More than120 scientists and representatives of governments and international organisations such as the World Bank, the World Wildlife Fund (WWF) and the United Nations convened in Bremen this week to participate in the first workshop of the Leibniz Center for Tropical Marine Ecology (ZMT) on the topic “Science for Sustainability –The Contribution of Transdisciplinary Knowledge Exchange”. During the three-day symposium the participants from Europe, Africa, Asia, Latin America and the Pacific discussed good practice in knowledge exchange.
At the opening event in the House of Science on Monday, Eva Quante-Brandt, Bremen’s Senator for Education and Science, welcomed the international guests. On Tuesday Karoline Linnert, Bremen’s Mayor and Senator of Finance, welcomed the participants in the historic Town Hall of Bremen: “I am very proud that a research institute like the ZMT is located in Bremen,” Linnert said during the reception. She stressed the State of Bremen’s interest in a vibrant exchange between science and politics.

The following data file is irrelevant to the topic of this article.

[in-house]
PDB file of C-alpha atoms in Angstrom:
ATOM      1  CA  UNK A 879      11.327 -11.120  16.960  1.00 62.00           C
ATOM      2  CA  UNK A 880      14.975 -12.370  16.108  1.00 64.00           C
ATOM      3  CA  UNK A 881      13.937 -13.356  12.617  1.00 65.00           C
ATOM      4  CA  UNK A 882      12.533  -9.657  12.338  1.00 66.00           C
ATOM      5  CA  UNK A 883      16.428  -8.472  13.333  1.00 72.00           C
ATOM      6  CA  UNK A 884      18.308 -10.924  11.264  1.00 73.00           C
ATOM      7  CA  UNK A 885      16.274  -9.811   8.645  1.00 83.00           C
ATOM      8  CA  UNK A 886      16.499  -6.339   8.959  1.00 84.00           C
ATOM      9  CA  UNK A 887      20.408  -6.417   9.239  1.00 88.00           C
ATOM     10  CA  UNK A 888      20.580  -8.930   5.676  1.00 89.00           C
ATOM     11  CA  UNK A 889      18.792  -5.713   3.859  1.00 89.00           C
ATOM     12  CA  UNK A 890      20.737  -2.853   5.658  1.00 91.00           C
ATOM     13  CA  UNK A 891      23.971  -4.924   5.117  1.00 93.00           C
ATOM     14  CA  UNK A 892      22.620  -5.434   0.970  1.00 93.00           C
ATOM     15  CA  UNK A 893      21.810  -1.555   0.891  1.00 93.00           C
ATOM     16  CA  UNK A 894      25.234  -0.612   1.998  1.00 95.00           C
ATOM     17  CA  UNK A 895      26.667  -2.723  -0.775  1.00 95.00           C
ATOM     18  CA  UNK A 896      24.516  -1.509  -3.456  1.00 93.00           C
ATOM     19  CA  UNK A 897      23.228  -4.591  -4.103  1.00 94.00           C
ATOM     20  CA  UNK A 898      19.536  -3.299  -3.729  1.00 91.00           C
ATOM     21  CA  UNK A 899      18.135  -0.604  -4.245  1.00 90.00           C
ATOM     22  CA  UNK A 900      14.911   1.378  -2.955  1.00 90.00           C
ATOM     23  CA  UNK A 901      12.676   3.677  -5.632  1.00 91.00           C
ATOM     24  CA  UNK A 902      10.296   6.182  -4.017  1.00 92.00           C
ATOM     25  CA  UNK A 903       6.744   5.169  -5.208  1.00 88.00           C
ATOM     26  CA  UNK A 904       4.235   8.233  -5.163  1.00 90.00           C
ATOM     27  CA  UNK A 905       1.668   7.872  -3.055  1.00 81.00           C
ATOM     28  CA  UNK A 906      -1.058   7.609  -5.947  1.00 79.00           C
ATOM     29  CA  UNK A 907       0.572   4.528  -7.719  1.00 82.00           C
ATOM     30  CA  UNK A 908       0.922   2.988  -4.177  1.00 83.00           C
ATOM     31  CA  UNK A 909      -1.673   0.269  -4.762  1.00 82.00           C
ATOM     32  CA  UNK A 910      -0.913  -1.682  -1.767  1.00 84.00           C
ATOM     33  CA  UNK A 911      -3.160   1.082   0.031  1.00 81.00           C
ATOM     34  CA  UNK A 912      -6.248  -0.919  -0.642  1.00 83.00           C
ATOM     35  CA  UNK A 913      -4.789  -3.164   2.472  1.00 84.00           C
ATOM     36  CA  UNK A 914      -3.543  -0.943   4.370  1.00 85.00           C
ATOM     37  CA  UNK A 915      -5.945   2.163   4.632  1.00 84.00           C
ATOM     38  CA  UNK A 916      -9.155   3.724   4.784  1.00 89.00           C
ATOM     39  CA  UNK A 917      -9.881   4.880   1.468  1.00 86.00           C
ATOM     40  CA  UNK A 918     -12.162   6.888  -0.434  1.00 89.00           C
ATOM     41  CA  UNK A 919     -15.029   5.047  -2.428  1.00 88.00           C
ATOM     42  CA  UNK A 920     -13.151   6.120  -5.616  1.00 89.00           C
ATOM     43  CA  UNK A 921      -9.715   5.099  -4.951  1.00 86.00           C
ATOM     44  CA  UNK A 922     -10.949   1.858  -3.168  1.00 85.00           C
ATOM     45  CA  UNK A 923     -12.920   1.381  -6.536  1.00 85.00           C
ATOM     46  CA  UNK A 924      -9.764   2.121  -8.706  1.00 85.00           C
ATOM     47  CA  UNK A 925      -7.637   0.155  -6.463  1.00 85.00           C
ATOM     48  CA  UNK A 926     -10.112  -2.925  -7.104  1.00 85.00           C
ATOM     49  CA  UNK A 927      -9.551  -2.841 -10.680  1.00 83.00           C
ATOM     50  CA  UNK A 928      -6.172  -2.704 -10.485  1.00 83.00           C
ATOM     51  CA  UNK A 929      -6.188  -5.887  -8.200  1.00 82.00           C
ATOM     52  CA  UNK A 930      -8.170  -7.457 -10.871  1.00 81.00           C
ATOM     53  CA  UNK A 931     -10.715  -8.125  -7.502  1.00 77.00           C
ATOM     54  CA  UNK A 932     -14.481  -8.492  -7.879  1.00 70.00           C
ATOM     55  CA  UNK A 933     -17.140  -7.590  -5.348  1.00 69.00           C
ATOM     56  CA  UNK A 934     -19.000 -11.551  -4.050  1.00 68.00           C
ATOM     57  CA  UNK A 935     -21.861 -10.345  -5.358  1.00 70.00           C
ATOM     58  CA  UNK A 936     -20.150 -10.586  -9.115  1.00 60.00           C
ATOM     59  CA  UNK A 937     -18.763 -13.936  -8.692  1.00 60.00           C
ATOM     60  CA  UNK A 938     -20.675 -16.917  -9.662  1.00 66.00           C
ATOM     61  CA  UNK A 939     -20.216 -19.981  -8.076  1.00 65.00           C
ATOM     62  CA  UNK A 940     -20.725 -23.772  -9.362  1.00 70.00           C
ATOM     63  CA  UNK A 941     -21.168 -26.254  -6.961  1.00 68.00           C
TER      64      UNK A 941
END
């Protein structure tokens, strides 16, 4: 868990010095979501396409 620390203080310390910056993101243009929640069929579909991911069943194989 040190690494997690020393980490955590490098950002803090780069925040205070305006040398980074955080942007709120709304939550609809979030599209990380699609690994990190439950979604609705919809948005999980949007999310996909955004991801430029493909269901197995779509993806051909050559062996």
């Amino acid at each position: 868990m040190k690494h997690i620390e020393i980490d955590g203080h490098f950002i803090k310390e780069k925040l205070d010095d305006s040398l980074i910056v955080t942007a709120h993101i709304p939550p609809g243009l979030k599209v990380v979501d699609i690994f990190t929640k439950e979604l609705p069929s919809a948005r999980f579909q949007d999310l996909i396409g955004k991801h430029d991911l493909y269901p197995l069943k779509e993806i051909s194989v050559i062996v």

The presentations by distinguished speakers such as Jörg Hacker, President of the National Academy Leopoldina, Matthias Kleiner, President of the Leibniz Association, and Klaus Töpfer, Director of the Institute for Advanced Sustainability Studies in Potsdam, made clear the social significance of science in the national and international context. The growing social responsibility of science to contribute to the sustainable use of resources is a challenge that the ZMT and its partners consciously meet with great commitment.